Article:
1. This is reference under Section 307, Criminal P.C. Six persona, Bansi, Jagan, Sajwa, Harwa, Saikwa and Sheoraj, all Pasis by caste, were tried before the Assistant Sessions Judge of Allahabad on a charge under Section 457, Penal Code. It was a jury trial and the jury returned a unanimous verdict of guilty. The Judge disagrees with that verdict and has referred the matter to this Court. The case for the prosecution was as follows : At about 11 p.M. on 16tb May 1937 Munshi Kabir Ahmad, the station officer of the Nawabganj police station, received information that a bur. glary was to be committed that night at the house of a gadaria named Bhagwandin, a resident of Bhagwanpur. The station officer thereupon collected practically his whole staff, comprising two second officers, the head moharrir, the constable moharrir and nine constables, 14 persons in all, and proceeded towards Bhagwanpur, which is at a distance of about four miles from Nawabganj. He left the police station in charge of an illiterate constable and he looked the office in which the general diary was kept and took the key with him. The party went by way of Jagapur to Giryawan, which is said to be at a distance of about two furlongs from Bhagwanpur. They went to the house of Baboo Miyan, the mukhia of the village, and from there the station officer sent for Sheoraj, the chaukidar of Mahrab. Satyanand Sinha, the mukhia of Bhagwanpur, and Bindesri Prasad, the mukhia of Eatra Ghauspur; and he also collected a number of residents of Giryawan and some Pasis of Katra Ghauspur, including a man named Kalloo, to whom reference will be made later on. When all these persons were mustered, the party was about 30 strong and they proceeded towards Bhagwanpur. On the outskirts of the village they hid in a bullock-run and soon afterwards a man came from Bhagwanpur and informed the station officer that the burglars had effected an entrance into the house of Bhagwan Din. The party thereupon proceeded to wards that house. The station officer divided his force into two parties, one of which went, to the door of the house, while She other went to the back of this house and the adjoining houses. Being disturbed by sounds, the burglars opened the door of the house and emerged. Four of them, Bansi, Hariwa, Sajwa and Sheoraj, were arrested, while two or three managed to run away. Bansi put up a fight before his arrest and received a number of injuries. The thieves who ran away were pursued by four or five members of the police party including Kalloo, and two of them were arrested after they had run a distance of two or three bighas. These were Saikua and Jagan. They too put up a fight before their arrest with the result that they received some injuries, and a number of injuries were also inflicted on Sheoraj, tohaukidar, who was one of the pursuers. One or two men made good their escape altogether. One of the two men who were captured - probably Saikua - had a 'steel box' and this was brought back along with Saikua and Jagan to the house of Bhagwan Din. Meanwhile Bhagwan Din, the owner of the house, who had been asleep in his courtyard, had been aroused by the noise of the fight and had emerged and watched the encounter between the police party and the four burglars who were arrested outside the house. When he saw the box, he identified it as his. The key was not with him, as it had been taken by his wife, who had gone to a fair, and so a blacksmith was called and the look was broken open and the box was found to contain the ornaments of Bhagwan Din intact. The station officer had meanwhile sent Bhagwan Din back into his house to see whether anything else had been taken and the latter came out and said that no other property was missing, but that there was a hole in the wall of the house. Then the station officer and the mukhias and some others went inside the house and saw this hole and on the outside of it they found a sabri, which is a house-breaking implement or jemmy.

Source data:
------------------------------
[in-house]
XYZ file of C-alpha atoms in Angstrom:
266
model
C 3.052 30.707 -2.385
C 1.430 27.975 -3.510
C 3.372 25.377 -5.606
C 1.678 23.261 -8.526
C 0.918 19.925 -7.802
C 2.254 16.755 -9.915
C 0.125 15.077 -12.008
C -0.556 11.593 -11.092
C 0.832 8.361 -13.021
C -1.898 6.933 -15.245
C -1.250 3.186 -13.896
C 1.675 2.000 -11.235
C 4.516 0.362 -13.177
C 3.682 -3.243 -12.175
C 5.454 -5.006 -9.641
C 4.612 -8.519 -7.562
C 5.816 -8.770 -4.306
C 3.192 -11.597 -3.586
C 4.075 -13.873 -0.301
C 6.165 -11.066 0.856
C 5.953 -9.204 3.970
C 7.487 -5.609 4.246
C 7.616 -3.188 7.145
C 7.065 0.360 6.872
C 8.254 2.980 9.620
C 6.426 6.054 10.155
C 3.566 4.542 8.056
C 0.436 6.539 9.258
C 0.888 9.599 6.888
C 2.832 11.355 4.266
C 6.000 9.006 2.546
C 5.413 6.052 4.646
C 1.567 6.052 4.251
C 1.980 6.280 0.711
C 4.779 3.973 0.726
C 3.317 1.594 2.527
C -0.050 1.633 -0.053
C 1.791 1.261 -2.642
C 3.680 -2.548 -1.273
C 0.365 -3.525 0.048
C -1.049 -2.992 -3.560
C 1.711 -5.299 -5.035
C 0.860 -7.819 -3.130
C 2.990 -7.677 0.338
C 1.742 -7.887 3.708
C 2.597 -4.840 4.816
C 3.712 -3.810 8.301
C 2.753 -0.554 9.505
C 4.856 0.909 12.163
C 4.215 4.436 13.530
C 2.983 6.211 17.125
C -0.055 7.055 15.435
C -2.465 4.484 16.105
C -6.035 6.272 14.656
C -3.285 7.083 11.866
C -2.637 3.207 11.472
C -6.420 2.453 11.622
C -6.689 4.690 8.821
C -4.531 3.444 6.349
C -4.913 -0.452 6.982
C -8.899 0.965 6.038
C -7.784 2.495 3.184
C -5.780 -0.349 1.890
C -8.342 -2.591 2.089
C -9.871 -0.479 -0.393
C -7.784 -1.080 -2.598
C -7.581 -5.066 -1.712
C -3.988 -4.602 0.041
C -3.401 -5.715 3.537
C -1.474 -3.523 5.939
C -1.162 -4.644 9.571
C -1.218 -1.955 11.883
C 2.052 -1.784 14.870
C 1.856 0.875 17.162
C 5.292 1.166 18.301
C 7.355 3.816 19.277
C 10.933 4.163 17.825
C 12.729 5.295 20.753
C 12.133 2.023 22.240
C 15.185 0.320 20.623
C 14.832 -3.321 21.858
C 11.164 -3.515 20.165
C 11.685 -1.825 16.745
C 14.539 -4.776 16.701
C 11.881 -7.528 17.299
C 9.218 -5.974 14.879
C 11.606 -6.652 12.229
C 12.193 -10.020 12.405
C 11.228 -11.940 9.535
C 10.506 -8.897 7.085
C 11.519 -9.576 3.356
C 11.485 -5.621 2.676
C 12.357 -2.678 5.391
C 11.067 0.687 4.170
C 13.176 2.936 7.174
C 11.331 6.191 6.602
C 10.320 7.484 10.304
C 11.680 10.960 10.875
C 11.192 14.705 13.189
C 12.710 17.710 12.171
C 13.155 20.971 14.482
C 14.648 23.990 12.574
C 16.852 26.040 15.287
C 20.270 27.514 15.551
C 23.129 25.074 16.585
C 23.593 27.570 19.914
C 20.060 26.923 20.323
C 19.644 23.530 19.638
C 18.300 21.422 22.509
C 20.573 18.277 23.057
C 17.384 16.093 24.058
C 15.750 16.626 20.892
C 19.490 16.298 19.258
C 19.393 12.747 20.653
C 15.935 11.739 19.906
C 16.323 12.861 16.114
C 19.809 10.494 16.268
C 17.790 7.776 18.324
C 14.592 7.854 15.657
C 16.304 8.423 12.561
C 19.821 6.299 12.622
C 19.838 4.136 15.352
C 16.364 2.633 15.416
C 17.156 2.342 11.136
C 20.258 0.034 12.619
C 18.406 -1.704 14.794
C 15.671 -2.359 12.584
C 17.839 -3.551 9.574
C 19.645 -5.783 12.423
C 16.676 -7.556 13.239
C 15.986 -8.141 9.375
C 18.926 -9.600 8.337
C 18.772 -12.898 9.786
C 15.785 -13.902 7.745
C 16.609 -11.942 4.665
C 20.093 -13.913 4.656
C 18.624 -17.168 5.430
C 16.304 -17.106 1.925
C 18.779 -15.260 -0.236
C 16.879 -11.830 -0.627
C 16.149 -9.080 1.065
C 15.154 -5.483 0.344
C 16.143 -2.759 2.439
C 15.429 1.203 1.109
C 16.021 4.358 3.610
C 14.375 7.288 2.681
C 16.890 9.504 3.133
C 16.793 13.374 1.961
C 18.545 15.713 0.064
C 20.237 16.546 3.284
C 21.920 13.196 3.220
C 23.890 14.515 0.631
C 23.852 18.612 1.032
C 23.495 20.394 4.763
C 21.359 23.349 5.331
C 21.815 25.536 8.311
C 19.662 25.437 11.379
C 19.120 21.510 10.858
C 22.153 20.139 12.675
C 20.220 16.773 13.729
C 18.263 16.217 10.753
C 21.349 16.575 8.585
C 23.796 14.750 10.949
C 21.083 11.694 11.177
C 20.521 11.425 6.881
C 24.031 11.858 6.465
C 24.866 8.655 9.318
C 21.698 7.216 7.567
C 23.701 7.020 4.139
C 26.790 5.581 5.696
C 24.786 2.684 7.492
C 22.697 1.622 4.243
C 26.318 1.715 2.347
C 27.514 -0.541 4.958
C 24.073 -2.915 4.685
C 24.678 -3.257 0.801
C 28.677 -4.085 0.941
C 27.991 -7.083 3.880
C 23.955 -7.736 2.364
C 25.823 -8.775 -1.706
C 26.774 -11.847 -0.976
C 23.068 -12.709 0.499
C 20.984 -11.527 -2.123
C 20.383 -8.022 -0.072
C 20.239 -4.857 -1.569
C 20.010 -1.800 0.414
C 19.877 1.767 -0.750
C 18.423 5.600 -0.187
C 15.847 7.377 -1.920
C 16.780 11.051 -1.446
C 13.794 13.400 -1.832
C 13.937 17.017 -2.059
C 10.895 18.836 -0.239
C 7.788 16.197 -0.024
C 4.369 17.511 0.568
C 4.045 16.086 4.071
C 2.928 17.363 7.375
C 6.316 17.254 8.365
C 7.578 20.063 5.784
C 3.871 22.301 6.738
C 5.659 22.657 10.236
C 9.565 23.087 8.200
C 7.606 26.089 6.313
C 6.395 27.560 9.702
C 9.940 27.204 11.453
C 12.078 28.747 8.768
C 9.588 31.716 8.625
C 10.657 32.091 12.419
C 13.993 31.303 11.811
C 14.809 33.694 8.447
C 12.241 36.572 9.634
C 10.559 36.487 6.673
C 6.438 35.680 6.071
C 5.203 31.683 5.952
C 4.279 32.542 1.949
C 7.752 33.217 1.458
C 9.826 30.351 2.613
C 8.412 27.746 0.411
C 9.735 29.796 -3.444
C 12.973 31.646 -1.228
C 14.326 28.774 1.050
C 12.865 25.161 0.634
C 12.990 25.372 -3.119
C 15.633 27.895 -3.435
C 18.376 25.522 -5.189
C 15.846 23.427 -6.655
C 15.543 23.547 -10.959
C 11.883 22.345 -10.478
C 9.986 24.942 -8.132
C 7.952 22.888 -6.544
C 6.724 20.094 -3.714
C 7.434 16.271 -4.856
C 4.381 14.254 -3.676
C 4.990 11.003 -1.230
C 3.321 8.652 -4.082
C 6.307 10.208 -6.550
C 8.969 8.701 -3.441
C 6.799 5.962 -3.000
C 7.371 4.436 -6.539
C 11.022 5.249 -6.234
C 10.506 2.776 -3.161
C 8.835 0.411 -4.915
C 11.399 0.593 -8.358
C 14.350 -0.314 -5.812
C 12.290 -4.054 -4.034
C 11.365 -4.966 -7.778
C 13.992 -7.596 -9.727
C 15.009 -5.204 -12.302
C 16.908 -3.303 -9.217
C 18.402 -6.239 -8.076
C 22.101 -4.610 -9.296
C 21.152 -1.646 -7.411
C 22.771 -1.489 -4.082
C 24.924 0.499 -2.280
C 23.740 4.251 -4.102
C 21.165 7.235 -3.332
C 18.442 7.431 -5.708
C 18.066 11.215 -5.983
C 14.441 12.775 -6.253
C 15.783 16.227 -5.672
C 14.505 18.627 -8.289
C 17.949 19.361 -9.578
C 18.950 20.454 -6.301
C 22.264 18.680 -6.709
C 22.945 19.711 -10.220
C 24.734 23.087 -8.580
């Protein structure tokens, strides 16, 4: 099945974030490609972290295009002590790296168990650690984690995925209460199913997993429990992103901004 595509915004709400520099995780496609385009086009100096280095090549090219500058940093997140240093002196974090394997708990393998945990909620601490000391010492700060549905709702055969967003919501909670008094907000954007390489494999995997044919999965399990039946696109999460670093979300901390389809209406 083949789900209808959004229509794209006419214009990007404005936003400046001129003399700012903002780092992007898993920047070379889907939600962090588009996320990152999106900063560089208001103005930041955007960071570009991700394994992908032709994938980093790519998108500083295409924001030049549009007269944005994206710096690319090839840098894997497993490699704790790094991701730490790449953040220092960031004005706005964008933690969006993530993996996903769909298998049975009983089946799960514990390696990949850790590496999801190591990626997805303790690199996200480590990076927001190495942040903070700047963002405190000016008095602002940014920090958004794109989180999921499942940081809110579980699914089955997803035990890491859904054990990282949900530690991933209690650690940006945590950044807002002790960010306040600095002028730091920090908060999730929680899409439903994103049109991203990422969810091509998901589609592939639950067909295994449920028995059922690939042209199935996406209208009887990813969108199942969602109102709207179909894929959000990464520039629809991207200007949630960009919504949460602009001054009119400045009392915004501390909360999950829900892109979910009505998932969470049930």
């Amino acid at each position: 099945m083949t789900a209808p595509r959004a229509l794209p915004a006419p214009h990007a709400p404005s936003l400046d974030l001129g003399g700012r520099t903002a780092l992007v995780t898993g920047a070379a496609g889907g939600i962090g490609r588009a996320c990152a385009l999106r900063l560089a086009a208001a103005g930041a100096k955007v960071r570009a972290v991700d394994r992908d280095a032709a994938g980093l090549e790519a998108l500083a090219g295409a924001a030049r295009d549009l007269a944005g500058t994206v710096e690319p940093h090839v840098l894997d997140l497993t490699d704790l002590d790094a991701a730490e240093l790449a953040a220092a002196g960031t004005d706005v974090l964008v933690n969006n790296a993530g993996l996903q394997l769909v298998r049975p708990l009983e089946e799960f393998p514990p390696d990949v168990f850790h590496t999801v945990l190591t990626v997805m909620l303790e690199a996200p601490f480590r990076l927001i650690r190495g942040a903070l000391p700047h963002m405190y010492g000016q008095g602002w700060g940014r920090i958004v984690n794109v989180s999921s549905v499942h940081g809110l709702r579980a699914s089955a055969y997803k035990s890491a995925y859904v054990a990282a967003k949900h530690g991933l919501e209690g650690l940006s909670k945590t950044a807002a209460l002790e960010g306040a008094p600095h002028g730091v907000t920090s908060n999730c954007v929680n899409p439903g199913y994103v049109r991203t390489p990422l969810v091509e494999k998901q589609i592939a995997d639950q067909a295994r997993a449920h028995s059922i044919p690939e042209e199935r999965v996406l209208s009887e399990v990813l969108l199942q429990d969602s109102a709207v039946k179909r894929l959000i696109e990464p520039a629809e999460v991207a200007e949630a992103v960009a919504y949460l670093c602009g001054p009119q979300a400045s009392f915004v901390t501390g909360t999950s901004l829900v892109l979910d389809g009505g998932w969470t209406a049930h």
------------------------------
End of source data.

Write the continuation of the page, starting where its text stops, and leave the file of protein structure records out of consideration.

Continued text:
2. Of the arrested persons, Bansi, Saikua and Jagan were sent to the hospital at Anapur for examination of their injuries. Manzoor Ahmad, constable, had also an Injury on him and so he and Sheoraj, chaukidar, were also sent for examination. Manzoor Ahmad had a lathi mark on the left side of his back and Sheoraj had two contusions (one being on the head), a bruise, a lathi mark and an abrasion. Saikua had three abrasions and a bruise, and Jagan had three bruises. Bansi had no less then fifteen injuries, several of which were on the head, and he had sustained a fracture of the third metaoarpal bone. Meanwhile the station officer had sent the head moharrir back to the police station at about 5.30 A.M., and he himself and the other members of the police party reached the police station at 8 A.M. A report had been written by Bhagwan Din at Giryawan and the station officer himself also made a report on his arrival at) the police station.